That’s still as important as it always was. But in the meantime, the nature of the problem has changed and broadened. This post is a lament for a disappearing world in which it was possible to operate with cash and without technology, being replaced by a world in which not wanting to – or not being able to – adapt to changing ways of getting things done leads to marginalisation and exclusion.
Mum’s 84 but she’s as sharp as a tack. It should be her choice whether to embrace the digital era or not. And society should respect that.
In one sense, though, ‘society’ isn’t doing anything. Lots of independent decisions are being made, predominantly about the design of commercial services, with the cumulative impact of those decisions heading in a clear direction. Whatever the (imperfect) clarity of government’s role as a service provider, there is a growing and largely unanswered question about government’s role as a regulator of service provision. There have been patchy attempts to discourage the last bank branch leaving town, there are occasional suggestions that shops should be required to accept cash, and that shops should stay on high streets rather than join the migration to ring roads and the cloud, but nothing which amounts to a coherent policy, still less one with practical effect.
What counts as undesirable new technology is, of course, not a constant. I remember being told with absolute confidence many years ago that older people would always want to transact their business with government face to face, and that there was no point even in thinking of developing telephone services for them. A few years later I was told with equal confidence – as it happens by the same person – that older people would always want to transact their business with government by telephone, and that there was no point even in thinking of developing online services for them. Both the technology and the people had changed in the meantime – and those changes are, of course, why the old patterns of service provision are disappearing, because demand, expectations and generations have all moved on – and all those things will inexorably move on again.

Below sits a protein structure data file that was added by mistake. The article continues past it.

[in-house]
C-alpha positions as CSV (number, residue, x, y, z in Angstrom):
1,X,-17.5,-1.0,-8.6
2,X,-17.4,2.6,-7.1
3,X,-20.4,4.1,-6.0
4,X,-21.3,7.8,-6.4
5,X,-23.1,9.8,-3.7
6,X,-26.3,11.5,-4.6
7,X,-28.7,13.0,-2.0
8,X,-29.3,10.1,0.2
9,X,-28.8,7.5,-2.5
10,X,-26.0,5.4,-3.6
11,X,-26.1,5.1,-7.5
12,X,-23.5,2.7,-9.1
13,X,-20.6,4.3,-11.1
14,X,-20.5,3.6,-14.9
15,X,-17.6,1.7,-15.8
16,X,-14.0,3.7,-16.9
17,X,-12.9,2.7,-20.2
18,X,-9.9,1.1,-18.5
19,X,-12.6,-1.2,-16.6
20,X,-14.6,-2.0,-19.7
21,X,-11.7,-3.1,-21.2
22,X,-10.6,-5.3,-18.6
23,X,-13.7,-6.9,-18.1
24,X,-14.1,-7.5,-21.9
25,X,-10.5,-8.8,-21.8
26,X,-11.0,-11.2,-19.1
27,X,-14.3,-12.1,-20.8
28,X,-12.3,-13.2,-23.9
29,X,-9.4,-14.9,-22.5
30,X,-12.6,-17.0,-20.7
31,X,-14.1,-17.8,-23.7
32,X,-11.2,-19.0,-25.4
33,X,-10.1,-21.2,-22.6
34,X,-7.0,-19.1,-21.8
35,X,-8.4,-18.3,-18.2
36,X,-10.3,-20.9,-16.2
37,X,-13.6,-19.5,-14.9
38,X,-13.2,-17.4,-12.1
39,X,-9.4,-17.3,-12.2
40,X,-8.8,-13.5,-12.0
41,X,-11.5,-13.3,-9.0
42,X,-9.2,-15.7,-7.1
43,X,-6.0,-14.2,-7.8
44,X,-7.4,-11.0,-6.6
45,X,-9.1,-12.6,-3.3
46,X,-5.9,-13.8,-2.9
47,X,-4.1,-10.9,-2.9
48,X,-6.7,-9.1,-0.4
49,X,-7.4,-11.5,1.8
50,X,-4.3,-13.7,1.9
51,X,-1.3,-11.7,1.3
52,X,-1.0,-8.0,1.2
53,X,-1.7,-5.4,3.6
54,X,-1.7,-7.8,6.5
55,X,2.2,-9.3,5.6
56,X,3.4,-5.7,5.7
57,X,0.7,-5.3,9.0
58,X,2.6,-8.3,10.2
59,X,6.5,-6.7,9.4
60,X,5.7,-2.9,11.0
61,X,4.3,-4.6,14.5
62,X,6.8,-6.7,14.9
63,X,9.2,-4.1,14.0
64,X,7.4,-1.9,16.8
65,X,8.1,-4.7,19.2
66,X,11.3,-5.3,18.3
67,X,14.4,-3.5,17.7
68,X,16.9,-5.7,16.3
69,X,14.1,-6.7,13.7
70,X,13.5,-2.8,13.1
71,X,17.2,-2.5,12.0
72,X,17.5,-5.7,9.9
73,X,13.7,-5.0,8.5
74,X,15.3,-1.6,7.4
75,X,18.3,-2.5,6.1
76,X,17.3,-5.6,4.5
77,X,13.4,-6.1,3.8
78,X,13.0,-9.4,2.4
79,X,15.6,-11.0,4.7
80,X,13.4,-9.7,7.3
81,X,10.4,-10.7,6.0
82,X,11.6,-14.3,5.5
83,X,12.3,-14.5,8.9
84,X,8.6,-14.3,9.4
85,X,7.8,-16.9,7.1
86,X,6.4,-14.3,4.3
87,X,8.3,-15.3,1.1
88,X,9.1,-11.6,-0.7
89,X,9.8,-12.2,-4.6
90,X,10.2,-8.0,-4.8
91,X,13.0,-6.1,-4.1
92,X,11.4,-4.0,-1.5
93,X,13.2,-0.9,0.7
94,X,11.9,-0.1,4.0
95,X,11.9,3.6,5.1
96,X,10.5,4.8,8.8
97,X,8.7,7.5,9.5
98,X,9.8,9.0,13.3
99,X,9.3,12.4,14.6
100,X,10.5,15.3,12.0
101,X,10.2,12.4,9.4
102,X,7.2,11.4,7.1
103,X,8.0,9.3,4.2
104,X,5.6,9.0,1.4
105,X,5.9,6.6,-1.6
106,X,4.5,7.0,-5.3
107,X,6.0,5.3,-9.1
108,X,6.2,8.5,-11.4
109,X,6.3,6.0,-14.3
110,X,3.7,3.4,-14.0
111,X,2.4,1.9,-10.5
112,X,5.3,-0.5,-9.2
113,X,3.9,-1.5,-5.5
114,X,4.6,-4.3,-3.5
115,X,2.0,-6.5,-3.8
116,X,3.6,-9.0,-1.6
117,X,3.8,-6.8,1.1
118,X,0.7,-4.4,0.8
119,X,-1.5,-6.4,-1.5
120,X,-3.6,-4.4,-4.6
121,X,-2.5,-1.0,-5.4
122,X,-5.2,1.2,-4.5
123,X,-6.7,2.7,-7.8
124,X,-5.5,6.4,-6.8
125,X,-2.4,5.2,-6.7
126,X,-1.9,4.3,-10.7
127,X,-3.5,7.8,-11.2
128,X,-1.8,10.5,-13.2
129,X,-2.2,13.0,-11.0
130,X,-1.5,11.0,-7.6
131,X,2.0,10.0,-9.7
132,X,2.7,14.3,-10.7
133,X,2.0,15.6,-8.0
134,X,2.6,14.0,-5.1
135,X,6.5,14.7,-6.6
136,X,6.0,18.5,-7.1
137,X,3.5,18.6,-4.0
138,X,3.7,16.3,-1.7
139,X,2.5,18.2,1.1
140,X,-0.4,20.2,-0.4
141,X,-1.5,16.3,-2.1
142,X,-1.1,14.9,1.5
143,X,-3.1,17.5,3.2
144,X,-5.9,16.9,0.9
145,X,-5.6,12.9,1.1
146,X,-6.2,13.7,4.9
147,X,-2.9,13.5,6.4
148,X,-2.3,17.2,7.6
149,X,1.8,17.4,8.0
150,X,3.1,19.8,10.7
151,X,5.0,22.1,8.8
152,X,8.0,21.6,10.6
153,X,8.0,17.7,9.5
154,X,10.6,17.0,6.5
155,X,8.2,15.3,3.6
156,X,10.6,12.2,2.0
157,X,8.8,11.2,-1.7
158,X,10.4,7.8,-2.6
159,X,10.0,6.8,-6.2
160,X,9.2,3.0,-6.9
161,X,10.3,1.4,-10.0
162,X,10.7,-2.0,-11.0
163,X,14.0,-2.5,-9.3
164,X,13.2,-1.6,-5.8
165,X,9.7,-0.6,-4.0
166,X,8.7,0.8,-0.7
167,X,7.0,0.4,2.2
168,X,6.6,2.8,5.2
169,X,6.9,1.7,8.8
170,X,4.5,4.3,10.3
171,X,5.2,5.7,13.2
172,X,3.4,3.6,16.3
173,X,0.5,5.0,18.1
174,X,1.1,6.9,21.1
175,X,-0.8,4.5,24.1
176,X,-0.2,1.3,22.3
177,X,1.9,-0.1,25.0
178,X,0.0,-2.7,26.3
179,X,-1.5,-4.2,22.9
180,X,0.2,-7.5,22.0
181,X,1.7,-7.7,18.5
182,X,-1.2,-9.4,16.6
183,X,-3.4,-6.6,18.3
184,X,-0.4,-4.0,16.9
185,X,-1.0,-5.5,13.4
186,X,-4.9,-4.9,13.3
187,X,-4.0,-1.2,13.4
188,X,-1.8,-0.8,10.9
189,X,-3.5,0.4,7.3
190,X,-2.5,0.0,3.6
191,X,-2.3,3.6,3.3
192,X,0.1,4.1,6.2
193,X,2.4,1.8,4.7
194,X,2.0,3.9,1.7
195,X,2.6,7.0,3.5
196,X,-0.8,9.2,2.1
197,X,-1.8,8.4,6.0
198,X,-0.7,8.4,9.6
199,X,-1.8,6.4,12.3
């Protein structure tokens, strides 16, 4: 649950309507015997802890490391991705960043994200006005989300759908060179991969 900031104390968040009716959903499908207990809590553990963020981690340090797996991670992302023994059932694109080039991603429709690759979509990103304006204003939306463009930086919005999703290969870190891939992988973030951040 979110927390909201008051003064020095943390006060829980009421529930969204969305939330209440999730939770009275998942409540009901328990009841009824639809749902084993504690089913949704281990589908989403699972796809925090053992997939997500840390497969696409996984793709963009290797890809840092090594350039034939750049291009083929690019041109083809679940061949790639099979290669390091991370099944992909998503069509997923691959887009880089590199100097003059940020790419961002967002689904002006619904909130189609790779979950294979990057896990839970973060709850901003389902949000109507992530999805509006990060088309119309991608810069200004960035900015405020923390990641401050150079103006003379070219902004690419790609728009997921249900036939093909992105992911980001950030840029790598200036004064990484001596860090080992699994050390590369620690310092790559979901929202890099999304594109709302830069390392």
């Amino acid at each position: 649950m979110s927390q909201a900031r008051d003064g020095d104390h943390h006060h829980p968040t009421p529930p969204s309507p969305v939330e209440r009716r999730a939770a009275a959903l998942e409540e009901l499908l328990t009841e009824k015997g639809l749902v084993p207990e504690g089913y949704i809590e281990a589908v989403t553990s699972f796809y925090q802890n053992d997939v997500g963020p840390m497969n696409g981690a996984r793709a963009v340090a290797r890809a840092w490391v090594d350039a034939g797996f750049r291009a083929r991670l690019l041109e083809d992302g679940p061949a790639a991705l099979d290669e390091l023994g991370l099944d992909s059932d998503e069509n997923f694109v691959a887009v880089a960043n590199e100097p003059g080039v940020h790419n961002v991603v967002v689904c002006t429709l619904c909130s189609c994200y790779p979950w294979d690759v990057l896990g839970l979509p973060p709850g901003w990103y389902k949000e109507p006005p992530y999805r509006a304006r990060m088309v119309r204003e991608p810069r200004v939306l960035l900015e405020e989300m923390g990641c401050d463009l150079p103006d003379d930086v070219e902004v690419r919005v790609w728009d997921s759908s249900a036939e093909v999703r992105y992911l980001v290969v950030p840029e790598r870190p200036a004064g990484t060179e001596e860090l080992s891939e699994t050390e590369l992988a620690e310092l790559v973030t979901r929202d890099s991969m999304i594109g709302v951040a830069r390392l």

But none of that is any comfort to those who can’t – or don’t want to – keep up with that pace of change. Each of us will adapt to every iteration until we reach the one when we don’t. Society should respect that. Whether it can find the will and the means to do so is the harder question.
‘Civil service reform’ is an unintentionally revealing phrase. Its use is a strong indicator of somebody who hasn’t thought through what problem they might be trying to solve, still less what actions might lead to solving it. That’s not because civil service reform is not necessary or not desirable – on the contrary, it is very necessary and very desirable. It is because the civil service (itself a huge collective noun, concealing variety at least as much as describing a singular entity) is part of a wider system. Honest reformers recognise the need to address that wider system; rhetorical reformers do not always feel the need to do so.